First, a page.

In the context of the comprehensive reform of the EU's legal framework for data protection, the Commission tabled a proposal in January 2017 for a 'regulation on the protection of individuals with regard to the processing of personal data by the Union institutions, bodies, offices and agencies and the free movement of such data' and repealing the existing one (Regulation No 45/2001). The aim is to align it to the 2016 General Data Protection Regulation (GDPR) that has been fully applicable since 25 May 2018. Interinstitutional trilogue meetings, in which debate focused on also applying the regulation to operational data of EU bodies carrying out law enforcement activities, brought an agreement between the co-legislators in May. The compromise text is due to be voted by the Parliament in the September plenary session. Third edition. The 'EU Legislation in Progress' briefings are updated at key stages throughout the legislative procedure.

Policy Departments' Monthly Highlights - September 2018

10-09-2018

The Monthly Highlights publication provides an overview, at a glance, of the on-going work of the policy departments, including a selection of the latest and forthcoming publications, and a list of future events.

The Monthly Highlights publication provides an overview, at a glance, of the on-going work of the policy departments, including a selection of the latest and forthcoming publications, and a list of future events.

What if technologies challenged our ethical norms?

06-09-2018

Exploring the relationship between ethics and technological innovation has always been a challenging task for policy-makers. Ethical considerations concerning the impact of research and innovation (R&I) are increasingly important owing to the quickening pace of technological innovation and the transformative potential and complexity of contemporary advances in science and technology. The multiplication of legal references to ethical principles and the mushrooming of ad hoc ethics committees indicate ...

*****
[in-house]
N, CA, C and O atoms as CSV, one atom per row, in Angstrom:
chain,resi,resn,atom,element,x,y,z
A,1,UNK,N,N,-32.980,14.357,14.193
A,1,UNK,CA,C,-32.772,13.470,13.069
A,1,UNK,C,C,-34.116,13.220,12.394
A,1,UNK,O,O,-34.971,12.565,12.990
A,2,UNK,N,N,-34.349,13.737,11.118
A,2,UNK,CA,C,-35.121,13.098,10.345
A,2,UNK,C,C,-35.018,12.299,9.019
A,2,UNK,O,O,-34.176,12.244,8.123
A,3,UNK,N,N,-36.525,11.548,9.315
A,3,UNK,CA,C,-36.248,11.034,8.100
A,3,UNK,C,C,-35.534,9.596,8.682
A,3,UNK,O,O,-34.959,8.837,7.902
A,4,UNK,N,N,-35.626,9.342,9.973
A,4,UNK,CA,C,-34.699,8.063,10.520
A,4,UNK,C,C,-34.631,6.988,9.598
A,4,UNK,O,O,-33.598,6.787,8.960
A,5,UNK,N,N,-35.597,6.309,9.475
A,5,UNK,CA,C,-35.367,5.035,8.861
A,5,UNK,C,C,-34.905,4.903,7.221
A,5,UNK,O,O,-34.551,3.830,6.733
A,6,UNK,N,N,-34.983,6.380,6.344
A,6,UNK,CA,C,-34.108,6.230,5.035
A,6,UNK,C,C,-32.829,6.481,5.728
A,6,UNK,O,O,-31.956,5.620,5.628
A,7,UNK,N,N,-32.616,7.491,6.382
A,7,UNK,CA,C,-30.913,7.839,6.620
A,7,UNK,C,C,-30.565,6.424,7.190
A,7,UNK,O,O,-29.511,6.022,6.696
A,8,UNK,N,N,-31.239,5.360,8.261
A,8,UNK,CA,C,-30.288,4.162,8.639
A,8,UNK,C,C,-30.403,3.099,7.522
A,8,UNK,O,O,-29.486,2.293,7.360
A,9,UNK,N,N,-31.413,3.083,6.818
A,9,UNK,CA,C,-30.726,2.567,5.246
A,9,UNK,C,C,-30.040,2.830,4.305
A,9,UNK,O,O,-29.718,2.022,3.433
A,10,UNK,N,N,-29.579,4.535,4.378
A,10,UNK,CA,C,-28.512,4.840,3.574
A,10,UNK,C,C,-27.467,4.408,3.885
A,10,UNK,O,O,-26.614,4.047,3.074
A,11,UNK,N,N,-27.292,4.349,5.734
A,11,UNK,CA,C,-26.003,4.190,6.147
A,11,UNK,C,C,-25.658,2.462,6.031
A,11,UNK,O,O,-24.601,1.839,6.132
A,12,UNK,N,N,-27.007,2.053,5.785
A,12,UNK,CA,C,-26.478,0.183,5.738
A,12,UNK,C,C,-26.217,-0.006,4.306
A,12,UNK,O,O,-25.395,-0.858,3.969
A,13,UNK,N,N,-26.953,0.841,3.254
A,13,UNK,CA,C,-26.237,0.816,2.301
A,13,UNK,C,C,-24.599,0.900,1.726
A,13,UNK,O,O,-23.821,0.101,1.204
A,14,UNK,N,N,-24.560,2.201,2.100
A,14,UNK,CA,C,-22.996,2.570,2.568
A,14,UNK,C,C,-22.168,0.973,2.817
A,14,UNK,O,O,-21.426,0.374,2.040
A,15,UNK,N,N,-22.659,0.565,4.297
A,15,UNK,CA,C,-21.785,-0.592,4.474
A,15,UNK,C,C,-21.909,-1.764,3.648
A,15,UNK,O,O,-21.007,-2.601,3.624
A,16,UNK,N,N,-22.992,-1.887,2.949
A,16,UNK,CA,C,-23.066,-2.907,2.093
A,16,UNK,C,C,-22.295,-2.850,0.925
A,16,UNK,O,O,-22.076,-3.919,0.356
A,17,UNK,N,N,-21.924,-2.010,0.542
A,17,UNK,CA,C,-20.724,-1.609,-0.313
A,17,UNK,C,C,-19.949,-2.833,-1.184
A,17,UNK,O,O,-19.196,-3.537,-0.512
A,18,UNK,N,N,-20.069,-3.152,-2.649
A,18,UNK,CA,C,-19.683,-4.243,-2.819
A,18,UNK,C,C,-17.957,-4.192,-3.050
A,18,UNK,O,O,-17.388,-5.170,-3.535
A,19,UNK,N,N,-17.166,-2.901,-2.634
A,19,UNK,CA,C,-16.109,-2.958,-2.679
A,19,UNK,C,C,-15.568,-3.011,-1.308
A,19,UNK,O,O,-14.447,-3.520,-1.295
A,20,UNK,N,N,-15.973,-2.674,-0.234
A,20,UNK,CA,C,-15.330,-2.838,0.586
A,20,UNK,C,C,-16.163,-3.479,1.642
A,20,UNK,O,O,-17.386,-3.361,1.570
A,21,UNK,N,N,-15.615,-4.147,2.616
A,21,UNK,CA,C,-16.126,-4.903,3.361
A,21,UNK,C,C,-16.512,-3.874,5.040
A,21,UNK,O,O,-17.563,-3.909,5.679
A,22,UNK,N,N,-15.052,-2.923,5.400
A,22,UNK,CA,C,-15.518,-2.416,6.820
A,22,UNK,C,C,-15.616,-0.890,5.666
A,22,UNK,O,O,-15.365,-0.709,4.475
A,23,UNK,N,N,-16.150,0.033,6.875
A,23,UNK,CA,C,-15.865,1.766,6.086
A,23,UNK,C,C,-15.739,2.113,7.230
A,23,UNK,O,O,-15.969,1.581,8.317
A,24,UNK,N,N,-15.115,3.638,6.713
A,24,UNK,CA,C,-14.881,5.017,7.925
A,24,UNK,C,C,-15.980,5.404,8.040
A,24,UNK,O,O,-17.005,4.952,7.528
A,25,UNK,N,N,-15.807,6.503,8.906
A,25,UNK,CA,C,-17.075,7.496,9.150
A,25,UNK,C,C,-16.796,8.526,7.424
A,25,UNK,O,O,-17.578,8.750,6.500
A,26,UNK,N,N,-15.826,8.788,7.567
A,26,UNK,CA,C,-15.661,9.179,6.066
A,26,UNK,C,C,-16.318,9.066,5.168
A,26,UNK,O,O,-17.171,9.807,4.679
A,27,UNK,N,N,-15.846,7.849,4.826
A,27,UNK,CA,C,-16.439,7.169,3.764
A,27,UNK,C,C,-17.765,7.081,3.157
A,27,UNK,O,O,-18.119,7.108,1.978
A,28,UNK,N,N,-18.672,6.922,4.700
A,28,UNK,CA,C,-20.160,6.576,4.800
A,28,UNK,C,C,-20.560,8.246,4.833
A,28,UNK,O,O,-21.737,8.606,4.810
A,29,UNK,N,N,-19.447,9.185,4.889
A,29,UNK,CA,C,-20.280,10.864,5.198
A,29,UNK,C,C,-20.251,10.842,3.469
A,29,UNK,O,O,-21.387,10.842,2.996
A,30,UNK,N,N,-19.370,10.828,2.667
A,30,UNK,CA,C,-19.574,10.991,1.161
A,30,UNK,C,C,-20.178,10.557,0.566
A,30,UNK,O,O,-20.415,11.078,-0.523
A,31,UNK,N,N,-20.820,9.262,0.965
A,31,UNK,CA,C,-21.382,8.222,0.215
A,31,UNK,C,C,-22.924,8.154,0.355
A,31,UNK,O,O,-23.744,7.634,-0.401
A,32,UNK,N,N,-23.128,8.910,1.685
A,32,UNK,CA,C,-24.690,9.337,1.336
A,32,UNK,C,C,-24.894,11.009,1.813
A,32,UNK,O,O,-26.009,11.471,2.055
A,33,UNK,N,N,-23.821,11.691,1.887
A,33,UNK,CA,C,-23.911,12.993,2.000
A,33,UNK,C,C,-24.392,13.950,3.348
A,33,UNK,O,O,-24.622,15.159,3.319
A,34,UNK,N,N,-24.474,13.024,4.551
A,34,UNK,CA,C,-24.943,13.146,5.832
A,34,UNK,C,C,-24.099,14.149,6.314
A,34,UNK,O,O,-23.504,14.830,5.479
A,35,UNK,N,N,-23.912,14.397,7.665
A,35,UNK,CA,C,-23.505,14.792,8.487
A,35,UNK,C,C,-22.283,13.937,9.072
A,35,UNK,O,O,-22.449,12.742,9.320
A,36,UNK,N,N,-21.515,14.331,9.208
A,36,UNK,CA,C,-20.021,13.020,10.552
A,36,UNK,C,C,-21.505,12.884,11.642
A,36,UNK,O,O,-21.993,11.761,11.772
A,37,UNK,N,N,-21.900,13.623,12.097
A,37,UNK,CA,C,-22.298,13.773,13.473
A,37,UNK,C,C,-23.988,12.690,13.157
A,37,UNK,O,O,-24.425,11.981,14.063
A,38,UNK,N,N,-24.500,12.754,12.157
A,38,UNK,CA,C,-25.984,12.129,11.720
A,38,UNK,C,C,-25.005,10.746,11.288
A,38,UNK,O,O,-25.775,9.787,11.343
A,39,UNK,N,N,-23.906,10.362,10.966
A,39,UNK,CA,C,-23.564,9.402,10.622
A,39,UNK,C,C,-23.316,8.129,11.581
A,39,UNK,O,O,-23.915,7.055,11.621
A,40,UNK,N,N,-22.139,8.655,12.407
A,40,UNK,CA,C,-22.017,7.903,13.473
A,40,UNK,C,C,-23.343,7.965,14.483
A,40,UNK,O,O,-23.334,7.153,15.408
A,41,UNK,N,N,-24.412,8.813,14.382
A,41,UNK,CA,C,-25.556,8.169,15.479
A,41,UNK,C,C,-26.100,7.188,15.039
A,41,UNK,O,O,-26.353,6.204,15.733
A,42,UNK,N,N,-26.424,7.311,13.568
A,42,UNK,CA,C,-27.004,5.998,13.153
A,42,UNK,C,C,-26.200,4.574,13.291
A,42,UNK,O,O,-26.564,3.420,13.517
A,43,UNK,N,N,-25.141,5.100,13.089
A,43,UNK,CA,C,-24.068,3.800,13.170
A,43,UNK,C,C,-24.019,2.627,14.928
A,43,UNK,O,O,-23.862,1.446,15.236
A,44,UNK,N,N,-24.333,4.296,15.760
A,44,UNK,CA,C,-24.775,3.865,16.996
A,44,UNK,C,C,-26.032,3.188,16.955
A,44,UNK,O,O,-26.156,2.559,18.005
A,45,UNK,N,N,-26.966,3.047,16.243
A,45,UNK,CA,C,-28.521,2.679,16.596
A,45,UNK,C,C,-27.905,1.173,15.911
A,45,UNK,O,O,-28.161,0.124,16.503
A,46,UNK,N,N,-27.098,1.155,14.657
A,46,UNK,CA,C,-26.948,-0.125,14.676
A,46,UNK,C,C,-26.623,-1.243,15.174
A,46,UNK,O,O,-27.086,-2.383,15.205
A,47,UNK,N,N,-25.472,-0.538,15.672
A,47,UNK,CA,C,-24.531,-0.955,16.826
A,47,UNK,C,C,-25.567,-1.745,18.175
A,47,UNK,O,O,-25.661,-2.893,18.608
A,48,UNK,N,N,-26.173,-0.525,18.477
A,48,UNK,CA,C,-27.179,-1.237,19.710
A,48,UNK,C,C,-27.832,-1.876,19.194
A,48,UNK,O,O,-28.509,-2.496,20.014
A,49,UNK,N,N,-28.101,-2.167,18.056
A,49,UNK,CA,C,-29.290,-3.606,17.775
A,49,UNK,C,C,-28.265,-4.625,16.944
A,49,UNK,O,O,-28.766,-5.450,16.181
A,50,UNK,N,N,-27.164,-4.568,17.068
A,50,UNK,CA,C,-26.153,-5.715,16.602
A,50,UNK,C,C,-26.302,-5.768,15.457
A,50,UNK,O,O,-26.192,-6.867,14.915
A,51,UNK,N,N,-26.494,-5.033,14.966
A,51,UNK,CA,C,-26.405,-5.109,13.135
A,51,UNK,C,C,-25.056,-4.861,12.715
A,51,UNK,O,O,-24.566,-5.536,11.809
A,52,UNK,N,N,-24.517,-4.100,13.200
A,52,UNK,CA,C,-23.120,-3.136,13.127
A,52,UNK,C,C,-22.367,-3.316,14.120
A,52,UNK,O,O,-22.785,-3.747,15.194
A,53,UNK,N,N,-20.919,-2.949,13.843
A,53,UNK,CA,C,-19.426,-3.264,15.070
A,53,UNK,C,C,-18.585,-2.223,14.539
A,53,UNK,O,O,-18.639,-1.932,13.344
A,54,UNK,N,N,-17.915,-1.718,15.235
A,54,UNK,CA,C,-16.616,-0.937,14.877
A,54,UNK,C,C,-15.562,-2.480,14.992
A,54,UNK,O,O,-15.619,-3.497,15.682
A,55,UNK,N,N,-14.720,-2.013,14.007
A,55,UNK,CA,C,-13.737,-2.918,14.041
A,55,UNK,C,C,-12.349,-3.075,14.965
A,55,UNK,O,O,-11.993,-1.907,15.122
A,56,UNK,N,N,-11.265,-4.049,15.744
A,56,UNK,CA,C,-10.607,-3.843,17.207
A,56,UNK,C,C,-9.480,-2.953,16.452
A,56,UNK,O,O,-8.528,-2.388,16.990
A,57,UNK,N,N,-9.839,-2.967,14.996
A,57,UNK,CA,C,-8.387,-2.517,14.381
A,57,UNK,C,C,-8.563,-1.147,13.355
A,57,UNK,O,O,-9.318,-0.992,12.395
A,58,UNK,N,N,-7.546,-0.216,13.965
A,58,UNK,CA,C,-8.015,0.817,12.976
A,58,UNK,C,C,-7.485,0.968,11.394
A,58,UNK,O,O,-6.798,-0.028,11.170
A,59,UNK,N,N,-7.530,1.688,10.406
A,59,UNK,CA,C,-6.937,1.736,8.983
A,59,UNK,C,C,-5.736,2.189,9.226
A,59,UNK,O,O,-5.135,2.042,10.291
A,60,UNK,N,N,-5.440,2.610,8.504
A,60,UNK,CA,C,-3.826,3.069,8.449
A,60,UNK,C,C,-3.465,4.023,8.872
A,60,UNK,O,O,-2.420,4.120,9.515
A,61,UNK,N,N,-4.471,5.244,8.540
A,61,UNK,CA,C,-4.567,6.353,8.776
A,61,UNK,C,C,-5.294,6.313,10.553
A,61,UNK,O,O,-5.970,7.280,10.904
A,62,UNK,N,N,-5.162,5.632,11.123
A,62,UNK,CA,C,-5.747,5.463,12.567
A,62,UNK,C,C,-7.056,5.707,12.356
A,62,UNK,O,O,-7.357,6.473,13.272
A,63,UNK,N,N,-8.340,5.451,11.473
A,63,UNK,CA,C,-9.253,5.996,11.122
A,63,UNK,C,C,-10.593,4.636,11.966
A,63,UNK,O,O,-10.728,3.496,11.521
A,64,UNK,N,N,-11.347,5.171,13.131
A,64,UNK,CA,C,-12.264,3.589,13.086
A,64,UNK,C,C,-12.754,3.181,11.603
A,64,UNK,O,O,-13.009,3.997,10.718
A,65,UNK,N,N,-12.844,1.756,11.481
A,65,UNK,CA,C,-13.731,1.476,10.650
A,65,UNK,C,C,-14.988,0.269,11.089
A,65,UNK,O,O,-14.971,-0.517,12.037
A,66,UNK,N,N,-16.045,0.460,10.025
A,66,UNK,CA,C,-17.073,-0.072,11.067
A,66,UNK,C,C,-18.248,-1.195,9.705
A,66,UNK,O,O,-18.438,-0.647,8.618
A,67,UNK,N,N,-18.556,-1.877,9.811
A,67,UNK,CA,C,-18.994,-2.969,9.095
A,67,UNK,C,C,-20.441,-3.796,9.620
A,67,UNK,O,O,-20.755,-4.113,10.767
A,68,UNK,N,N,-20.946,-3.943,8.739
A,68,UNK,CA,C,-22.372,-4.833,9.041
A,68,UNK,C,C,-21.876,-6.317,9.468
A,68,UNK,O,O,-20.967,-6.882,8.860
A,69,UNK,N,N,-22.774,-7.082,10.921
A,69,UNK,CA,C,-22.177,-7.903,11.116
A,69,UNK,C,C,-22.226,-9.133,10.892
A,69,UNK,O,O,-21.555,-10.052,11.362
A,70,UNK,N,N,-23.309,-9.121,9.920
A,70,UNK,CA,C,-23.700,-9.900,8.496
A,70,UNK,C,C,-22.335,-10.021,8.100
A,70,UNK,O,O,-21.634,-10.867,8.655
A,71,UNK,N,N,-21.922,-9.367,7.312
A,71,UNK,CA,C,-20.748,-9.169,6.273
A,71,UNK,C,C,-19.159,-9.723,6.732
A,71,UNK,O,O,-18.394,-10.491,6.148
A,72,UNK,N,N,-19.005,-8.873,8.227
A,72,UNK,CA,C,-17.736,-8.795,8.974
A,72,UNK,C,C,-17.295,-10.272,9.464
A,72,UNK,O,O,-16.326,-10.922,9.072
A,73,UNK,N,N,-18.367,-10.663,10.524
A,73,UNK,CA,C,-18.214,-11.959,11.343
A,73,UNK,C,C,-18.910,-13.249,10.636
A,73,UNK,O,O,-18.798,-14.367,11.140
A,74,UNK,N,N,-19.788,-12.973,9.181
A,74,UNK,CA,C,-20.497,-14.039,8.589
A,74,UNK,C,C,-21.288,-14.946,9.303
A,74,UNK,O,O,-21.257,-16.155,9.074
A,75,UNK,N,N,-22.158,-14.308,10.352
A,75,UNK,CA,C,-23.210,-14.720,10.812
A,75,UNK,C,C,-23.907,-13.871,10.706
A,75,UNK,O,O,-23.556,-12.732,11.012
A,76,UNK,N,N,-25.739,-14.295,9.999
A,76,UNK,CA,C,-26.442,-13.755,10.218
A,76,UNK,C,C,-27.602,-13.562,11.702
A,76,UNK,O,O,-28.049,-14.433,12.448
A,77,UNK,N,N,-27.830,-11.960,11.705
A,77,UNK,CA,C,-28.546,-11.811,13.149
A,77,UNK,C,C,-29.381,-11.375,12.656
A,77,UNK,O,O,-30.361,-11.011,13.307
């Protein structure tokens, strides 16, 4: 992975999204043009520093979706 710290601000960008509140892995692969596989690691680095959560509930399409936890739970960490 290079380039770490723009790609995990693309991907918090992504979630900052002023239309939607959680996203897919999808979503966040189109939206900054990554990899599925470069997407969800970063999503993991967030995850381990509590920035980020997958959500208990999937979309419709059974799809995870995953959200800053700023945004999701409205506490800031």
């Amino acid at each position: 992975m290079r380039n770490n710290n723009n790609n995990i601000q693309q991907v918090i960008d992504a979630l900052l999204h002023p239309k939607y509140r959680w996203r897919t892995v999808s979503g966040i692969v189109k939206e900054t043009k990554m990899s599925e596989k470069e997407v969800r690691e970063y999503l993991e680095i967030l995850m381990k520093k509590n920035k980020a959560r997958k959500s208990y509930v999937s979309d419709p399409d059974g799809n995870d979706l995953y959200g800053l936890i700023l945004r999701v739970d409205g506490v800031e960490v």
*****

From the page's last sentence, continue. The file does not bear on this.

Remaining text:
Exploring the relationship between ethics and technological innovation has always been a challenging task for policy-makers. Ethical considerations concerning the impact of research and innovation (R&I) are increasingly important owing to the quickening pace of technological innovation and the transformative potential and complexity of contemporary advances in science and technology. The multiplication of legal references to ethical principles and the mushrooming of ad hoc ethics committees indicate the institutional embedding of ethics into the scientific research process as such, but also into an increasing array of technological trajectories. Yet the rapid development of disruptive technologies means that social and ethical norms often struggle to keep up with technological development. But what if disruptive technologies were to challenge traditional ethical norms and structures?